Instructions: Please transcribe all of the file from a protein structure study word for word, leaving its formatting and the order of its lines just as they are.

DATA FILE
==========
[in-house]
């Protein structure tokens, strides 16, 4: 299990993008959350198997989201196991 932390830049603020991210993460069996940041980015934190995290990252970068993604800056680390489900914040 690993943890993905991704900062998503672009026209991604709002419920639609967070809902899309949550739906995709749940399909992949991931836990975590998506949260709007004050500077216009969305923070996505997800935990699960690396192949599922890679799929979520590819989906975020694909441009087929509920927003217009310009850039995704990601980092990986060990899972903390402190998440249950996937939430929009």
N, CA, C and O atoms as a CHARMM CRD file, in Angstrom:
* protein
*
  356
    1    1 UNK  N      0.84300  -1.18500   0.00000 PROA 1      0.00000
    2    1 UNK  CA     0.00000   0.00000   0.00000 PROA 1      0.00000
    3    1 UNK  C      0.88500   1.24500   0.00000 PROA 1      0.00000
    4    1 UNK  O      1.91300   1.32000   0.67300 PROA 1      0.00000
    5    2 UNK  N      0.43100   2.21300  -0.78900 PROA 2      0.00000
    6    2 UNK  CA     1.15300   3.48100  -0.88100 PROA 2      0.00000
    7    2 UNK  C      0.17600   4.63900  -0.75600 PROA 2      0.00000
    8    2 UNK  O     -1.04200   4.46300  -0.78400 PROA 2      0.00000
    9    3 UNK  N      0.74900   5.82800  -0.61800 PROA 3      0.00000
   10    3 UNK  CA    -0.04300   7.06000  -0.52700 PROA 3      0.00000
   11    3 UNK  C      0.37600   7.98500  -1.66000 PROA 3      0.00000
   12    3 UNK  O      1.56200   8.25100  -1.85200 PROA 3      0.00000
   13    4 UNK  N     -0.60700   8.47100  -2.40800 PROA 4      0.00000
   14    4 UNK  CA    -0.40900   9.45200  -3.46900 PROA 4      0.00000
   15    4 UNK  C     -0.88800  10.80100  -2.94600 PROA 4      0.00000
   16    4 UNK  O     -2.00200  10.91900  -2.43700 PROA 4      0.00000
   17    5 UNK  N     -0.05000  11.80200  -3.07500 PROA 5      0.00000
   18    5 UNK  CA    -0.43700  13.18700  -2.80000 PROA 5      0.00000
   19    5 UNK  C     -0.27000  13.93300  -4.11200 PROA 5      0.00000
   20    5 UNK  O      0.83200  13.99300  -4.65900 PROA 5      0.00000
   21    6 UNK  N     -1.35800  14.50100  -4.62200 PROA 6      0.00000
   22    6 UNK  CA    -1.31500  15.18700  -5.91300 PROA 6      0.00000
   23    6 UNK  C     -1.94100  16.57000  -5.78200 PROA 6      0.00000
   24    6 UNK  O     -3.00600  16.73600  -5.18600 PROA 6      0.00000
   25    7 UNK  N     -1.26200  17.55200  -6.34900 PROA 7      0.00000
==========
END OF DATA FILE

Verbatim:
[in-house]
């Protein structure tokens, strides 16, 4: 299990993008959350198997989201196991 932390830049603020991210993460069996940041980015934190995290990252970068993604800056680390489900914040 690993943890993905991704900062998503672009026209991604709002419920639609967070809902899309949550739906995709749940399909992949991931836990975590998506949260709007004050500077216009969305923070996505997800935990699960690396192949599922890679799929979520590819989906975020694909441009087929509920927003217009310009850039995704990601980092990986060990899972903390402190998440249950996937939430929009």
N, CA, C and O atoms as a CHARMM CRD file, in Angstrom:
* protein
*
  356
    1    1 UNK  N      0.84300  -1.18500   0.00000 PROA 1      0.00000
    2    1 UNK  CA     0.00000   0.00000   0.00000 PROA 1      0.00000
    3    1 UNK  C      0.88500   1.24500   0.00000 PROA 1      0.00000
    4    1 UNK  O      1.91300   1.32000   0.67300 PROA 1      0.00000
    5    2 UNK  N      0.43100   2.21300  -0.78900 PROA 2      0.00000
    6    2 UNK  CA     1.15300   3.48100  -0.88100 PROA 2      0.00000
    7    2 UNK  C      0.17600   4.63900  -0.75600 PROA 2      0.00000
    8    2 UNK  O     -1.04200   4.46300  -0.78400 PROA 2      0.00000
    9    3 UNK  N      0.74900   5.82800  -0.61800 PROA 3      0.00000
   10    3 UNK  CA    -0.04300   7.06000  -0.52700 PROA 3      0.00000
   11    3 UNK  C      0.37600   7.98500  -1.66000 PROA 3      0.00000
   12    3 UNK  O      1.56200   8.25100  -1.85200 PROA 3      0.00000
   13    4 UNK  N     -0.60700   8.47100  -2.40800 PROA 4      0.00000
   14    4 UNK  CA    -0.40900   9.45200  -3.46900 PROA 4      0.00000
   15    4 UNK  C     -0.88800  10.80100  -2.94600 PROA 4      0.00000
   16    4 UNK  O     -2.00200  10.91900  -2.43700 PROA 4      0.00000
   17    5 UNK  N     -0.05000  11.80200  -3.07500 PROA 5      0.00000
   18    5 UNK  CA    -0.43700  13.18700  -2.80000 PROA 5      0.00000
   19    5 UNK  C     -0.27000  13.93300  -4.11200 PROA 5      0.00000
   20    5 UNK  O      0.83200  13.99300  -4.65900 PROA 5      0.00000
   21    6 UNK  N     -1.35800  14.50100  -4.62200 PROA 6      0.00000
   22    6 UNK  CA    -1.31500  15.18700  -5.91300 PROA 6      0.00000
   23    6 UNK  C     -1.94100  16.57000  -5.78200 PROA 6      0.00000
   24    6 UNK  O     -3.00600  16.73600  -5.18600 PROA 6      0.00000
   25    7 UNK  N     -1.26200  17.55200  -6.34900 PROA 7      0.00000